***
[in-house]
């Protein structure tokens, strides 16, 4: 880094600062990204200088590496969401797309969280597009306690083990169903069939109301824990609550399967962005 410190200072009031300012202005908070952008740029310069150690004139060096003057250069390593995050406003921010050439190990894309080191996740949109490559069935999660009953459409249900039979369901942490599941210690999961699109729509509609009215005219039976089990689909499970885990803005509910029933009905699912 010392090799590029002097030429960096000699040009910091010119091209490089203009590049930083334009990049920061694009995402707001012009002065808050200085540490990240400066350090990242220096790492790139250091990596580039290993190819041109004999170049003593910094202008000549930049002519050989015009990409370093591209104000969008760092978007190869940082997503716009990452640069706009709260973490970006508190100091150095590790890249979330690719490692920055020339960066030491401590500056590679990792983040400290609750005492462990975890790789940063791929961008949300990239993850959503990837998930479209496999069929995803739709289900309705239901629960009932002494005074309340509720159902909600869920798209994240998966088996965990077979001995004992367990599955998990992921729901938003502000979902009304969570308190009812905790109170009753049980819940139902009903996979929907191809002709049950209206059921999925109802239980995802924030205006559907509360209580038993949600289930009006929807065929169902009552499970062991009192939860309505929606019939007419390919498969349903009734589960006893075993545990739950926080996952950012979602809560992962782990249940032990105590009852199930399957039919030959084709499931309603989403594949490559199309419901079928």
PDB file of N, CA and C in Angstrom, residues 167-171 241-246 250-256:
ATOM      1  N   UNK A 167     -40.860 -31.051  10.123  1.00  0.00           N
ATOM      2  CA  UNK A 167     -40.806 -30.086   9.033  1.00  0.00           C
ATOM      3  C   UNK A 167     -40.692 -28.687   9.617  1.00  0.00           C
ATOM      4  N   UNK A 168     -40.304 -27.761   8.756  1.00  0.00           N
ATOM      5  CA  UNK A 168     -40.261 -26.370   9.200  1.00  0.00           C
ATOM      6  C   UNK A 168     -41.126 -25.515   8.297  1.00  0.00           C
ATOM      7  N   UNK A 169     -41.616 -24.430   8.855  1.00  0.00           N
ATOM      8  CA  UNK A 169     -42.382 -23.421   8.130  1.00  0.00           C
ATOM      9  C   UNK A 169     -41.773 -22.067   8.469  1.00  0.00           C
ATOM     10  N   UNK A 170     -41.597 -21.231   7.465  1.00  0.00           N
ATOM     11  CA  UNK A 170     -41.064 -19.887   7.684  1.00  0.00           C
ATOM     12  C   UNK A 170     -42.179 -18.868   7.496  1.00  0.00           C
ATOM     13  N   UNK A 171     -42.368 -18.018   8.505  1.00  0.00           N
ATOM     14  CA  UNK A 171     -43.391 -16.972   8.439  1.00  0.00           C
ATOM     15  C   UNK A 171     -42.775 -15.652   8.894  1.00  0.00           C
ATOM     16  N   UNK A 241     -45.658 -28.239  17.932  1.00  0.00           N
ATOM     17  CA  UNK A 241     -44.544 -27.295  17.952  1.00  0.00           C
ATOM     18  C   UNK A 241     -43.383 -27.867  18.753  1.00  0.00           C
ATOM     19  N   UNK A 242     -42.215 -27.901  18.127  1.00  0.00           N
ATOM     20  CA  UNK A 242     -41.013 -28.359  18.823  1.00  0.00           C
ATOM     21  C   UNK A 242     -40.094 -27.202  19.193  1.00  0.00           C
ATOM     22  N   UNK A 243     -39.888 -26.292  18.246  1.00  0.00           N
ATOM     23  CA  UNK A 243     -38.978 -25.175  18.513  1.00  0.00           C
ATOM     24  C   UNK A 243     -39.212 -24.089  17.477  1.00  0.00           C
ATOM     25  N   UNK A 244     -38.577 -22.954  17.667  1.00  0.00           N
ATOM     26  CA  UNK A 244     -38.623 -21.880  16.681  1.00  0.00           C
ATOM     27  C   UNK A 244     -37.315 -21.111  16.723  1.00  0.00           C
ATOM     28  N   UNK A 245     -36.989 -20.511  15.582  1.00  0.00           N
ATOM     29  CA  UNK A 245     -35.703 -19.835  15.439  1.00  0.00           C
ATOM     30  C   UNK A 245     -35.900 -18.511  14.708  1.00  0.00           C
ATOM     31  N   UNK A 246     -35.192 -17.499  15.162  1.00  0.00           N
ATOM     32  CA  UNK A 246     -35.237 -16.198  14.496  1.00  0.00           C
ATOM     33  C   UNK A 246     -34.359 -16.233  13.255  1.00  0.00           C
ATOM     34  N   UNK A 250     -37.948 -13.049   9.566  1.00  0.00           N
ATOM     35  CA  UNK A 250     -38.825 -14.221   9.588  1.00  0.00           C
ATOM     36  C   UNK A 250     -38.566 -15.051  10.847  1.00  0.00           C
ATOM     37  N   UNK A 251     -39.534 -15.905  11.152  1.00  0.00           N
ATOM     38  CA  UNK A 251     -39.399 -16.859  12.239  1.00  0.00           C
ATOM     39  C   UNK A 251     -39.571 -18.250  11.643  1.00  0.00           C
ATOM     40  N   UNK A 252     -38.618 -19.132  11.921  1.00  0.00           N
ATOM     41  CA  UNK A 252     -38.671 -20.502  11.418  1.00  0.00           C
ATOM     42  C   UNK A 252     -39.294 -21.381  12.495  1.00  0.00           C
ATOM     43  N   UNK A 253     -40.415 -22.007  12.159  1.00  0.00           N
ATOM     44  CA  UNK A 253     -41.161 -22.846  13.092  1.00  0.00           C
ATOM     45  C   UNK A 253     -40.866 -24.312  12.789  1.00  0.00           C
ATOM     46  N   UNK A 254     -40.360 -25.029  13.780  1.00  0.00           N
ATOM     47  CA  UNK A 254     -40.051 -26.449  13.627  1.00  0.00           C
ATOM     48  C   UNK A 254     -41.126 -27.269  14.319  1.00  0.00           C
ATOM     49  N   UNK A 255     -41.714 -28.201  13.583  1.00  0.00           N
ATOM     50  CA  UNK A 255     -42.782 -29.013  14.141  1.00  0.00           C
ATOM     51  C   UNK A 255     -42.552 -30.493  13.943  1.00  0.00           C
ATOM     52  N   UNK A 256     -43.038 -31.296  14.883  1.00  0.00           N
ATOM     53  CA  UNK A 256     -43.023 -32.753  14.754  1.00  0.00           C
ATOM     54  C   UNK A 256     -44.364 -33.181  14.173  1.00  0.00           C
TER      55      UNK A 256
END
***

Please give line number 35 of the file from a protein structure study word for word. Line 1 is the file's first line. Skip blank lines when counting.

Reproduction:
ATOM     32  CA  UNK A 246     -35.237 -16.198  14.496  1.00  0.00           C